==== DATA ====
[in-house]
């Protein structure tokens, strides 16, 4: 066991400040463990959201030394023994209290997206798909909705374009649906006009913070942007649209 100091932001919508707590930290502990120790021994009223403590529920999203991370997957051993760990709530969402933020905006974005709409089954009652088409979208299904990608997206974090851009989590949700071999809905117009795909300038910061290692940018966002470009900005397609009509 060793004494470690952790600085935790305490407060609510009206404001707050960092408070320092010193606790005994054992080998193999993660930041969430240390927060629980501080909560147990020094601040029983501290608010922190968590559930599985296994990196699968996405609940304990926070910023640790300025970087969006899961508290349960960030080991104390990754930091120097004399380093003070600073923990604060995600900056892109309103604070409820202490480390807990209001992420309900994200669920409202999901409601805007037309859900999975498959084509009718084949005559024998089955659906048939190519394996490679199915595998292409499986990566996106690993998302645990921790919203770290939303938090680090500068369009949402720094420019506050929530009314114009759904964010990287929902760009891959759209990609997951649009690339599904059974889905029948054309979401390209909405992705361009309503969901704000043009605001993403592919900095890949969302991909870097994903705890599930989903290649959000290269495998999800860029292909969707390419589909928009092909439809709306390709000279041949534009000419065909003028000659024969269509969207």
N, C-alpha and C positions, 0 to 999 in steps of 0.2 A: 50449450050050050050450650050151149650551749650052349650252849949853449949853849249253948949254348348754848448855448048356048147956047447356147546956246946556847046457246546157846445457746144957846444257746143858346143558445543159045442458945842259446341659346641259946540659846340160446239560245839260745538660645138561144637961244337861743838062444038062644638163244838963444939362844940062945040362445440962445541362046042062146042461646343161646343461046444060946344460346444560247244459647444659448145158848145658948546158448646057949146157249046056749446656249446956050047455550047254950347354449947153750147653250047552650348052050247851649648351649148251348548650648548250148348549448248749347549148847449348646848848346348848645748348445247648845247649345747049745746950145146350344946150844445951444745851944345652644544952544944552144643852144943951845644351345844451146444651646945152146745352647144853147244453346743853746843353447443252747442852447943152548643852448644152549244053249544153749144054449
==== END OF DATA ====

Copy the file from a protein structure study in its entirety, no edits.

[in-house]
């Protein structure tokens, strides 16, 4: 066991400040463990959201030394023994209290997206798909909705374009649906006009913070942007649209 100091932001919508707590930290502990120790021994009223403590529920999203991370997957051993760990709530969402933020905006974005709409089954009652088409979208299904990608997206974090851009989590949700071999809905117009795909300038910061290692940018966002470009900005397609009509 060793004494470690952790600085935790305490407060609510009206404001707050960092408070320092010193606790005994054992080998193999993660930041969430240390927060629980501080909560147990020094601040029983501290608010922190968590559930599985296994990196699968996405609940304990926070910023640790300025970087969006899961508290349960960030080991104390990754930091120097004399380093003070600073923990604060995600900056892109309103604070409820202490480390807990209001992420309900994200669920409202999901409601805007037309859900999975498959084509009718084949005559024998089955659906048939190519394996490679199915595998292409499986990566996106690993998302645990921790919203770290939303938090680090500068369009949402720094420019506050929530009314114009759904964010990287929902760009891959759209990609997951649009690339599904059974889905029948054309979401390209909405992705361009309503969901704000043009605001993403592919900095890949969302991909870097994903705890599930989903290649959000290269495998999800860029292909969707390419589909928009092909439809709306390709000279041949534009000419065909003028000659024969269509969207």
N, C-alpha and C positions, 0 to 999 in steps of 0.2 A: 50449450050050050050450650050151149650551749650052349650252849949853449949853849249253948949254348348754848448855448048356048147956047447356147546956246946556847046457246546157846445457746144957846444257746143858346143558445543159045442458945842259446341659346641259946540659846340160446239560245839260745538660645138561144637961244337861743838062444038062644638163244838963444939362844940062945040362445440962445541362046042062146042461646343161646343461046444060946344460346444560247244459647444659448145158848145658948546158448646057949146157249046056749446656249446956050047455550047254950347354449947153750147653250047552650348052050247851649648351649148251348548650648548250148348549448248749347549148847449348646848848346348848645748348445247648845247649345747049745746950145146350344946150844445951444745851944345652644544952544944552144643852144943951845644351345844451146444651646945152146745352647144853147244453346743853746843353447443252747442852447943152548643852448644152549244053249544153749144054449